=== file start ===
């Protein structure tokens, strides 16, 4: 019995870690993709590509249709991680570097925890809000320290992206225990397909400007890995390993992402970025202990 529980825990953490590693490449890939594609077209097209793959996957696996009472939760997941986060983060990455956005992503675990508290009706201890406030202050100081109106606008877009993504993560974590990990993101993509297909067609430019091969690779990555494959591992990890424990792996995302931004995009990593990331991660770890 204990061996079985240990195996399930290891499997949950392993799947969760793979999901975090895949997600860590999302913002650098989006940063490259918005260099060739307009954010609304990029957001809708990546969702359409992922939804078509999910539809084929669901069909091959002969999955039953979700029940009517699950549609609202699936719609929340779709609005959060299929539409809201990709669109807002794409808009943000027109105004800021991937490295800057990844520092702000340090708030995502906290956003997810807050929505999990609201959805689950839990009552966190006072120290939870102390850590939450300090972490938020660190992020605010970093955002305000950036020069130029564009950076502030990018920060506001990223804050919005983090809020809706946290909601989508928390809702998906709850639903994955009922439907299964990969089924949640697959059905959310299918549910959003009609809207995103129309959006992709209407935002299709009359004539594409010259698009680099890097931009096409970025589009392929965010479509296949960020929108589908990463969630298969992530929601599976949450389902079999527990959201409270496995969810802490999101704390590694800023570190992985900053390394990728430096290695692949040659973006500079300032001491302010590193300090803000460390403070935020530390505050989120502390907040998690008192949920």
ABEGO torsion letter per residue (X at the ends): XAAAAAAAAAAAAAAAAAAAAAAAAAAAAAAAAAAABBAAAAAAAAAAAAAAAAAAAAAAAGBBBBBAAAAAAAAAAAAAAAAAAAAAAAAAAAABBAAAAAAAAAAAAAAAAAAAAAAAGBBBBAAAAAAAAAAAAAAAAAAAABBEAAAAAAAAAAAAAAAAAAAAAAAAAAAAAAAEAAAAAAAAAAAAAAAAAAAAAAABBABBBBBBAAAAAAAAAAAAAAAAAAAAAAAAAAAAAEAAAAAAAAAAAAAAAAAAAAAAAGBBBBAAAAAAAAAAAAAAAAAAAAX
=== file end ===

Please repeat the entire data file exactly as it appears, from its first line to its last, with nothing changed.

């Protein structure tokens, strides 16, 4: 019995870690993709590509249709991680570097925890809000320290992206225990397909400007890995390993992402970025202990 529980825990953490590693490449890939594609077209097209793959996957696996009472939760997941986060983060990455956005992503675990508290009706201890406030202050100081109106606008877009993504993560974590990990993101993509297909067609430019091969690779990555494959591992990890424990792996995302931004995009990593990331991660770890 204990061996079985240990195996399930290891499997949950392993799947969760793979999901975090895949997600860590999302913002650098989006940063490259918005260099060739307009954010609304990029957001809708990546969702359409992922939804078509999910539809084929669901069909091959002969999955039953979700029940009517699950549609609202699936719609929340779709609005959060299929539409809201990709669109807002794409808009943000027109105004800021991937490295800057990844520092702000340090708030995502906290956003997810807050929505999990609201959805689950839990009552966190006072120290939870102390850590939450300090972490938020660190992020605010970093955002305000950036020069130029564009950076502030990018920060506001990223804050919005983090809020809706946290909601989508928390809702998906709850639903994955009922439907299964990969089924949640697959059905959310299918549910959003009609809207995103129309959006992709209407935002299709009359004539594409010259698009680099890097931009096409970025589009392929965010479509296949960020929108589908990463969630298969992530929601599976949450389902079999527990959201409270496995969810802490999101704390590694800023570190992985900053390394990728430096290695692949040659973006500079300032001491302010590193300090803000460390403070935020530390505050989120502390907040998690008192949920």
ABEGO torsion letter per residue (X at the ends): XAAAAAAAAAAAAAAAAAAAAAAAAAAAAAAAAAAABBAAAAAAAAAAAAAAAAAAAAAAAGBBBBBAAAAAAAAAAAAAAAAAAAAAAAAAAAABBAAAAAAAAAAAAAAAAAAAAAAAGBBBBAAAAAAAAAAAAAAAAAAAABBEAAAAAAAAAAAAAAAAAAAAAAAAAAAAAAAEAAAAAAAAAAAAAAAAAAAAAAABBABBBBBBAAAAAAAAAAAAAAAAAAAAAAAAAAAAAEAAAAAAAAAAAAAAAAAAAAAAAGBBBBAAAAAAAAAAAAAAAAAAAAX